In a revealing article by Noah Barsky on Forbes, the recent actions of Clorox following a major cyberattack pose critical questions about the role and treatment of Chief Information Security Officers (CISOs) in corporate governance. This is certainly not unique, the CISO is often the sacrificial lamb after an incident.

“It could be asked that if CEOs can suffer when earnings are bad, so isn’t this the same?”

The answer is no because the CEO should have the power to implement what is needed. The CISO is often not as empowered and must make the best with what they are given. In essence, the CISO could be handed a losing hand from the beginning with no power to change it.

In the case of Clorox suffering one of 2023’s most costly cyberattacks, which disrupted production and significantly impacted revenues and valuation, Clorox’s response was telling. The company chose to empower and enrich its board and C-suite, while simultaneously announcing the departure of its CISO, Amy Bogac. This move highlights a concerning trend where CISOs are positioned in a precarious situation, expected to manage cybersecurity risks without adequate support or recognition, and often bearing the brunt of responsibility in the event of a breach.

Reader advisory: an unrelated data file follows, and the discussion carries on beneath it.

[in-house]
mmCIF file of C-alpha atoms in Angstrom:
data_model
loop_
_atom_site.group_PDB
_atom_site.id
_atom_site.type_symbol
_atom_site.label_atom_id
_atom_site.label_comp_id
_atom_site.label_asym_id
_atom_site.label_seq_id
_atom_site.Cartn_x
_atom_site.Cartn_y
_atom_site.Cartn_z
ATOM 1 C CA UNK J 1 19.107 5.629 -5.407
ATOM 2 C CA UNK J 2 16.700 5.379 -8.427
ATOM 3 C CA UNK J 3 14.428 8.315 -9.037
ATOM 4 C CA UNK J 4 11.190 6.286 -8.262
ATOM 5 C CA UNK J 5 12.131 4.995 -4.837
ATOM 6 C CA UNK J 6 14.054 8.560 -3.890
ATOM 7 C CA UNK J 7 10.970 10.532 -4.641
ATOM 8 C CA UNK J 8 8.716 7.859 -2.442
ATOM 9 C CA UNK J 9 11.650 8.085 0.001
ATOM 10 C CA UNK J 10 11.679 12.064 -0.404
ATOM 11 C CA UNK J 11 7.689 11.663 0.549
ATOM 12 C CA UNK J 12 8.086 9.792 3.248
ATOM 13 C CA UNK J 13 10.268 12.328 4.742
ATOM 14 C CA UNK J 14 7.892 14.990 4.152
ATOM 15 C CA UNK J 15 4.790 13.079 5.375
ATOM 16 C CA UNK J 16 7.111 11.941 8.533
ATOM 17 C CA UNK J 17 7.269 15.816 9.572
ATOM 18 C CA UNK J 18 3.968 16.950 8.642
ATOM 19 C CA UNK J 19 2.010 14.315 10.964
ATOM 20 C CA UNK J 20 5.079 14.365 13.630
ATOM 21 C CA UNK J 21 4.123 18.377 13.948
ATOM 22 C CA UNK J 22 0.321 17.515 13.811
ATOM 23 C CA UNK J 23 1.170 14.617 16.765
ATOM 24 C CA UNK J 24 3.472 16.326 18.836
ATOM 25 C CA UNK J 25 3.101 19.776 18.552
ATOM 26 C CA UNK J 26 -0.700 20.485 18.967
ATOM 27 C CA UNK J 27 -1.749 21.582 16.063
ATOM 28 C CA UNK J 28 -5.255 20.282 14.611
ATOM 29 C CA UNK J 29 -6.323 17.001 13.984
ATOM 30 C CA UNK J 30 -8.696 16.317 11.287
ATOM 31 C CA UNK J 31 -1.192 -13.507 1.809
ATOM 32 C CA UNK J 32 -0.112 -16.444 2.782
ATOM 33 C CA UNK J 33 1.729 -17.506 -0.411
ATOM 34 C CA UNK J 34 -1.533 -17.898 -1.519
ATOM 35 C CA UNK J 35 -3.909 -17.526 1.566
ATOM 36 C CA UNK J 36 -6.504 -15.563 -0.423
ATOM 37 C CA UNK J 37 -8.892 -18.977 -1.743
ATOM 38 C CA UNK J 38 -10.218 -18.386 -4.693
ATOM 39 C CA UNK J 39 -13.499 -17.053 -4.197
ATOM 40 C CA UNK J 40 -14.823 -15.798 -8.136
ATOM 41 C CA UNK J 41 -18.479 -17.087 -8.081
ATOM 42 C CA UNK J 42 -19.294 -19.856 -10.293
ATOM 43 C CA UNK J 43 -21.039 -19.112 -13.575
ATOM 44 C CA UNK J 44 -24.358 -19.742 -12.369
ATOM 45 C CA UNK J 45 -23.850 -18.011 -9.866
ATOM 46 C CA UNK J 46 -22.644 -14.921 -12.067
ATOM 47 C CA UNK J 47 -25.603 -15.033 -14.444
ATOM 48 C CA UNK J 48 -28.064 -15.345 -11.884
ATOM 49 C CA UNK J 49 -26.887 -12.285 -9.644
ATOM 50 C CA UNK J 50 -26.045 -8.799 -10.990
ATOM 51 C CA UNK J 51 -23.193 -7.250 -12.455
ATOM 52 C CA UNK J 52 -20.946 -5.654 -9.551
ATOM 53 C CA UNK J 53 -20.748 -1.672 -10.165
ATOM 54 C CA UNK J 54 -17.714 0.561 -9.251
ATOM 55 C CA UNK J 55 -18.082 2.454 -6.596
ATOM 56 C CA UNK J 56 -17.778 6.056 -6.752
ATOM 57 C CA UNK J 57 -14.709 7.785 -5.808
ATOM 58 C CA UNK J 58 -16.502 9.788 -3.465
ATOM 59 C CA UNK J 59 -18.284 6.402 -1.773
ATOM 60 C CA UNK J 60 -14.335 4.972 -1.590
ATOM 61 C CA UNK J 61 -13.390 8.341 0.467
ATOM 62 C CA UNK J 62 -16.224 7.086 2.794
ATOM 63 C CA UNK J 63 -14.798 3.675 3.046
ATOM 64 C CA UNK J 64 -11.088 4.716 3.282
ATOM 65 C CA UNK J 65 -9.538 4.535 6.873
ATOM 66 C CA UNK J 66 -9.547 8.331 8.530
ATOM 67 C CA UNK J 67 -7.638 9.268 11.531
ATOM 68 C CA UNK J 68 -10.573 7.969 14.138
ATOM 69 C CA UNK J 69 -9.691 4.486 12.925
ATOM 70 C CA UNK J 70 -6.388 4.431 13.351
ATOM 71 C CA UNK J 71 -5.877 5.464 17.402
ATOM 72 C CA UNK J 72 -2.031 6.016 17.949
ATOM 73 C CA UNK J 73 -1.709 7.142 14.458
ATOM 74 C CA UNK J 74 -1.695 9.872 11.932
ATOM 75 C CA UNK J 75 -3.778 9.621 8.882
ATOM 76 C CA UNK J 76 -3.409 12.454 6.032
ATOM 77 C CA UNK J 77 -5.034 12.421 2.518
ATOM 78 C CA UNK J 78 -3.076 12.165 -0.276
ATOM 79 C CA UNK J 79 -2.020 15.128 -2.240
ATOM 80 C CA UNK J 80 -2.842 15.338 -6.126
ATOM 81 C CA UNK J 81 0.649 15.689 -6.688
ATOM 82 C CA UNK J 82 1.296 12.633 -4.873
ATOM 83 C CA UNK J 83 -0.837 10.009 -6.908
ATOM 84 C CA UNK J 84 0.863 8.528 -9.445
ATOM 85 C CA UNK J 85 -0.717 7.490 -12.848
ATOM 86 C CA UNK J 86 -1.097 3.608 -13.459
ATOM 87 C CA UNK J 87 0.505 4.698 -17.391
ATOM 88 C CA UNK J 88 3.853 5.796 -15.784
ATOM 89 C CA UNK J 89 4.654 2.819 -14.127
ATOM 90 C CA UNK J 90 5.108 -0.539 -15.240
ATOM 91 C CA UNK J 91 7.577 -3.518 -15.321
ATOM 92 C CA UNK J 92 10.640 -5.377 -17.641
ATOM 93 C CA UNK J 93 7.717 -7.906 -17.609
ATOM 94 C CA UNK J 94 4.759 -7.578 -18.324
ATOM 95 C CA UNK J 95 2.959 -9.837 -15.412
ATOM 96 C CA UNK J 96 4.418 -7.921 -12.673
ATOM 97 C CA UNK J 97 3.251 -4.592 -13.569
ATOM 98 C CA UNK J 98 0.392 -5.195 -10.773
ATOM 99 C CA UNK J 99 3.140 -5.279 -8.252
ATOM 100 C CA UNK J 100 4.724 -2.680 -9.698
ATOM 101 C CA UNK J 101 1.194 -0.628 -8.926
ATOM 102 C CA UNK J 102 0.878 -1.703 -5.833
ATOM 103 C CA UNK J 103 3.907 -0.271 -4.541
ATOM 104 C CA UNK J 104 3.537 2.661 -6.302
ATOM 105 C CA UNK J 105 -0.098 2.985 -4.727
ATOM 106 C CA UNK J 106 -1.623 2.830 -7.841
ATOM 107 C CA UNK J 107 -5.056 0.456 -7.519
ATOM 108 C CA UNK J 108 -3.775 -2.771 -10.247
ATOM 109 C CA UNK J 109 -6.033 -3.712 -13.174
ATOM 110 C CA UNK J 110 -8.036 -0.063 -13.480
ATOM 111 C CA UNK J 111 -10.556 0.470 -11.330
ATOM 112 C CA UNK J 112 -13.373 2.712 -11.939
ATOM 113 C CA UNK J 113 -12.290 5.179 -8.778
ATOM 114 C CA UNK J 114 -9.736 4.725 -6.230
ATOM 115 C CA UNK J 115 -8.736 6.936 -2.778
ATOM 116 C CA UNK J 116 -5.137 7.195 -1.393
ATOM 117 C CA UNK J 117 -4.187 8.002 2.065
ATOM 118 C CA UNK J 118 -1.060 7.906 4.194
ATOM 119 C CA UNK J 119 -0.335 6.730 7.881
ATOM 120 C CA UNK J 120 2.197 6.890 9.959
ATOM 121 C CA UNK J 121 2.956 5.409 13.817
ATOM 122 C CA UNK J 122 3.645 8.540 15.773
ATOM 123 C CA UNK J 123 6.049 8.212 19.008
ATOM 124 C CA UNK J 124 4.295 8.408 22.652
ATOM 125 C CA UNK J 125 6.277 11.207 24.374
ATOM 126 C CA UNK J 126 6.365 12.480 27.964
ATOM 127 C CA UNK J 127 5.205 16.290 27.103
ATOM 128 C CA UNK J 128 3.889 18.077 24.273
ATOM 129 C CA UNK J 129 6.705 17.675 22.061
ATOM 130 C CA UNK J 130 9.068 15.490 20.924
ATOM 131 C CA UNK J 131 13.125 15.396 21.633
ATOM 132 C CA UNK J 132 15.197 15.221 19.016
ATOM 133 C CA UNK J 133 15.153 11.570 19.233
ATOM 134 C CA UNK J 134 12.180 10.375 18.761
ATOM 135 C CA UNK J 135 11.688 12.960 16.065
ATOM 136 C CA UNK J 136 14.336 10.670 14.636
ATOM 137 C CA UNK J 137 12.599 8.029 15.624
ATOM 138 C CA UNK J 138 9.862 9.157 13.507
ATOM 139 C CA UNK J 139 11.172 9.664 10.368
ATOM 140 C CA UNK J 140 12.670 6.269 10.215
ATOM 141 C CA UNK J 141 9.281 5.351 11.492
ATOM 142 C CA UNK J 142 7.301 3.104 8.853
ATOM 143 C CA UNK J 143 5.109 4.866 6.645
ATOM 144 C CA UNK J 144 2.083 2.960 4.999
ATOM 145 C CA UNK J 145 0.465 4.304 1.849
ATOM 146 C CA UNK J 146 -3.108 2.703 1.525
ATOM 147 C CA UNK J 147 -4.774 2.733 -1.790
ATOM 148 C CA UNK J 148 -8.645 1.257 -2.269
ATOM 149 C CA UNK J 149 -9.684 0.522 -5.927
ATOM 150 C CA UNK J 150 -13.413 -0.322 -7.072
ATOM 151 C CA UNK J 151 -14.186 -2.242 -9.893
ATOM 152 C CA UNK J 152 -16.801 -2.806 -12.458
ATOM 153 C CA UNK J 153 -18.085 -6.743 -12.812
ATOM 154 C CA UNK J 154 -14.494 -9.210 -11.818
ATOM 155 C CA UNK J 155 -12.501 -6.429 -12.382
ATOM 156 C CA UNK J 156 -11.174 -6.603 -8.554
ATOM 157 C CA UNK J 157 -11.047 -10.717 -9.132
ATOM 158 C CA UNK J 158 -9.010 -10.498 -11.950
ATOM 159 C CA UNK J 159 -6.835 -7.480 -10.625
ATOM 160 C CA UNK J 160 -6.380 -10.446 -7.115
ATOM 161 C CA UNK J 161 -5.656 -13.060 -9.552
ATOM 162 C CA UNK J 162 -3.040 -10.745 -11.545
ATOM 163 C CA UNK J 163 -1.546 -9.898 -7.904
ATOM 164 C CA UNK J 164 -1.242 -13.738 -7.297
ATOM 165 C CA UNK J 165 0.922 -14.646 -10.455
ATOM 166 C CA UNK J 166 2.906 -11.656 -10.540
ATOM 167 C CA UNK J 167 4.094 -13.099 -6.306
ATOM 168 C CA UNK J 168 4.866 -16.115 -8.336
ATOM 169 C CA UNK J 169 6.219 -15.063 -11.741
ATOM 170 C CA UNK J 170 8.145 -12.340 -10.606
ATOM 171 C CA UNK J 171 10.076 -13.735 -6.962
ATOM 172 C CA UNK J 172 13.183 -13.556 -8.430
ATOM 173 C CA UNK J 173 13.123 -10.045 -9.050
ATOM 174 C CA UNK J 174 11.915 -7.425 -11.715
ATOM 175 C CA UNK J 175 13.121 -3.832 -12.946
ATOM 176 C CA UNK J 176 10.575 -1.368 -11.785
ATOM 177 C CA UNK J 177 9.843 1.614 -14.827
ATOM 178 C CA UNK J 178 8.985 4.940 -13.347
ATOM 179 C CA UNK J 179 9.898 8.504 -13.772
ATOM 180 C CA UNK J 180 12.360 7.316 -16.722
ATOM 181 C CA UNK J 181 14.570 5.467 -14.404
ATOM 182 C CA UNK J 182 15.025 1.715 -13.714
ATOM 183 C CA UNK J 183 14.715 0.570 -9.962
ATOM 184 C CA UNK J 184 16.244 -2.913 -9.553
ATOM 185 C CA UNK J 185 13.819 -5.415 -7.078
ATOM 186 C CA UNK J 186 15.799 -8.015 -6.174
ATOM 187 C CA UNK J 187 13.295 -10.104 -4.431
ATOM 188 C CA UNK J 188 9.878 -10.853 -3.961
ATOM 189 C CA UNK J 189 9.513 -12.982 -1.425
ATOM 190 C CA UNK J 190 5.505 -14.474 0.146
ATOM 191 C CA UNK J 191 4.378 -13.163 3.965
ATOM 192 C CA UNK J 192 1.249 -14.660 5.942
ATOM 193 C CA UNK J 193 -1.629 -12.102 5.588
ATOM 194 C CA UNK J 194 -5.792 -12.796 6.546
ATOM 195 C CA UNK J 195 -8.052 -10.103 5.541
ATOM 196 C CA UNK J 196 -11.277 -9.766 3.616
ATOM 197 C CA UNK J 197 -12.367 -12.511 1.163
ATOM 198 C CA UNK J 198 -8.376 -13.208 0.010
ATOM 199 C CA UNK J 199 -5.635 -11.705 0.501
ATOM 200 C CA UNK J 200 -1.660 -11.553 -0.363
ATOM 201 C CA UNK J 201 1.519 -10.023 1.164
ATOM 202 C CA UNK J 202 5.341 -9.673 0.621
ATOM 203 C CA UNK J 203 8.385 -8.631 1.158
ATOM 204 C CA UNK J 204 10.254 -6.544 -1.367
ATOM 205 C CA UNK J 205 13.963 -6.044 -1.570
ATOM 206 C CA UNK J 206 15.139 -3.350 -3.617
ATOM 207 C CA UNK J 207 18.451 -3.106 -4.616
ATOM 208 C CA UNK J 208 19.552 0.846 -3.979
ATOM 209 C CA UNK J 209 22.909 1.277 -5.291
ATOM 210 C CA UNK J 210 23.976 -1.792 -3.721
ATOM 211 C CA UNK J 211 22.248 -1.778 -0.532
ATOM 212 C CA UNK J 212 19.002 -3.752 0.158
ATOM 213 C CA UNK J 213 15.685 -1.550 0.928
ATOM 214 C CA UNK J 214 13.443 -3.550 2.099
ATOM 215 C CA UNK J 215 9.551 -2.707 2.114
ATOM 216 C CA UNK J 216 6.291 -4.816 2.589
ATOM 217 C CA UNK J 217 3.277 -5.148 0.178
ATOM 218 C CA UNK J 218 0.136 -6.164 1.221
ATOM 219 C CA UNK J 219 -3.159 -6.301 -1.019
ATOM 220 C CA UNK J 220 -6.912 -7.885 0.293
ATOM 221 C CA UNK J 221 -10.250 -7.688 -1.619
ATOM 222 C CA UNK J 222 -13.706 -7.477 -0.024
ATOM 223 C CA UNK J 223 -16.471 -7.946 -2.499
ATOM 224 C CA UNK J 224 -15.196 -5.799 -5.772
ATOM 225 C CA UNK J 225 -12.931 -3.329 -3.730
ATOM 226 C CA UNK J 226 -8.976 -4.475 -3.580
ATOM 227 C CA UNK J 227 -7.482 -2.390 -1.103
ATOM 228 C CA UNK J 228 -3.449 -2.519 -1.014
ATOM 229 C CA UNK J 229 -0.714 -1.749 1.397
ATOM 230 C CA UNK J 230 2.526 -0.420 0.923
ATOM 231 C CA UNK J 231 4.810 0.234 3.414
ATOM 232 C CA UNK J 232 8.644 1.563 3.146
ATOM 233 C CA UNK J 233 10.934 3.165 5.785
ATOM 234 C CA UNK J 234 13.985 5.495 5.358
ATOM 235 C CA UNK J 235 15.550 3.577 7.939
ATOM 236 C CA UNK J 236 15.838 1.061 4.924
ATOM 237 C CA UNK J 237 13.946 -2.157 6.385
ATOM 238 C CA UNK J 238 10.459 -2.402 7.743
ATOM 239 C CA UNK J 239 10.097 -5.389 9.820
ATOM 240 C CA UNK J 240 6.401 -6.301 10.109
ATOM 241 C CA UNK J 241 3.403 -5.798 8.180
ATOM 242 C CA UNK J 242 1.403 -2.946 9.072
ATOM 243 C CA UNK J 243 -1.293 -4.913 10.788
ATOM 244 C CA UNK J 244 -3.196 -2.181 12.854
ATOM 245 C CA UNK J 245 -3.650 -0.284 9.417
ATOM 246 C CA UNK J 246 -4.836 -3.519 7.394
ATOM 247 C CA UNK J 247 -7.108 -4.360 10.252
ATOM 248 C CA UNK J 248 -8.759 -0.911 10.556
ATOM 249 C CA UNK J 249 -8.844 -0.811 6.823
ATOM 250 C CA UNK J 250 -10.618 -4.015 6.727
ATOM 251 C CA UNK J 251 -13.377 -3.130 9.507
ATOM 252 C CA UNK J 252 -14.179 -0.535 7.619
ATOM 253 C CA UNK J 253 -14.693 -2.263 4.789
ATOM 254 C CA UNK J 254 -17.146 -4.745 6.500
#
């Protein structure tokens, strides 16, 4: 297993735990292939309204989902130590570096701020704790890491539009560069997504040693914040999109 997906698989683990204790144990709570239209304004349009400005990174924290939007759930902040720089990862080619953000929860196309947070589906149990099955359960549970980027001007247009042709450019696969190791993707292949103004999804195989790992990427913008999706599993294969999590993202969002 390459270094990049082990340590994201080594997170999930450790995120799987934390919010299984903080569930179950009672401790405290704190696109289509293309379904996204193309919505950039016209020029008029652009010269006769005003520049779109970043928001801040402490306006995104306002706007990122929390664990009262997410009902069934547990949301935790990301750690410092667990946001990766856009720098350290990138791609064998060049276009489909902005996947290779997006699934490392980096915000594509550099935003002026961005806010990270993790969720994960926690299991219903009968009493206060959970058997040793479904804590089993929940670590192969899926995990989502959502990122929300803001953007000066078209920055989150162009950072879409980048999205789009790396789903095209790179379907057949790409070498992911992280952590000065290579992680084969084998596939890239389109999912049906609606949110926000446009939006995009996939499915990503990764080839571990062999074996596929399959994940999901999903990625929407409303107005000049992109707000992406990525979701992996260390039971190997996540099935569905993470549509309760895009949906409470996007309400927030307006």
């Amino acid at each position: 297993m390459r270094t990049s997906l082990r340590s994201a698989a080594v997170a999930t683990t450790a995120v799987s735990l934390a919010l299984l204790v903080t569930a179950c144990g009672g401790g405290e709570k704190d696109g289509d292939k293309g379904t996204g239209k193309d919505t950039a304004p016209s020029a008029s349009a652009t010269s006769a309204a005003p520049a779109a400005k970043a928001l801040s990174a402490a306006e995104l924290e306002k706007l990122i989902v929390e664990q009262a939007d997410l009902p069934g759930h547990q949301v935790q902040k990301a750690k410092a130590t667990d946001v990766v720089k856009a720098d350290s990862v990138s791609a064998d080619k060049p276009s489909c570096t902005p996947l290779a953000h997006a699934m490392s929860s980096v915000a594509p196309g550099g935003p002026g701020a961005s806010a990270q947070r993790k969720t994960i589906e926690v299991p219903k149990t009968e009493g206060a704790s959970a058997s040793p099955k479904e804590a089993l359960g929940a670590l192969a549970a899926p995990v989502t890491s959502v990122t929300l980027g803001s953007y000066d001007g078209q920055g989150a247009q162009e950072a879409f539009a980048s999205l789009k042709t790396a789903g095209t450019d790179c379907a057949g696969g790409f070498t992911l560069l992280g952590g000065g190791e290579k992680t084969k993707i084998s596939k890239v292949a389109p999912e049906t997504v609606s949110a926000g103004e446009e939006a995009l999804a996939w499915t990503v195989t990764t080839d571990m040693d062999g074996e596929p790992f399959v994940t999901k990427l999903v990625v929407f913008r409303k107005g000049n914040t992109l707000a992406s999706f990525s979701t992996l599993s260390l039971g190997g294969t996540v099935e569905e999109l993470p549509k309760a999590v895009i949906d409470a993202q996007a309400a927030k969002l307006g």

The article points out several governance issues in Clorox’s approach:

  • The lack of direct mention of cybersecurity in the opening statements of the CEO and outgoing chair in the proxy statement.
  • The reappointment of all board directors without any professional IT or cybersecurity experience.
  • No establishment of a dedicated technology or cybersecurity committee.
  • The cyber preparedness plan, despite the significant breach, showed no substantial updates from previous years.

This situation at Clorox exemplifies a broader issue in corporate governance where there is a disconnect between boards and cybersecurity leaders. The article cites a survey indicating that many board members still feel unprepared for cyberattacks and have limited interaction with their CISOs.


  • How can companies better integrate cybersecurity into their corporate governance and board responsibilities?
  • What steps should be taken to ensure CISOs are not merely scapegoats but are empowered to effectively manage cybersecurity risks?
  • Is the current corporate structure adequate to address the evolving challenges of cybersecurity, or are more radical changes needed?

Read the Forbes article here: Clorox Scapegoats Cyber Chief, Rewards Board After Crisis (

Paul Bergman runs a business strategy and cybersecurity consulting company in San Diego. He writes on cybersecurity and board management for both corporate and nonprofit boards.

Paul Bergman
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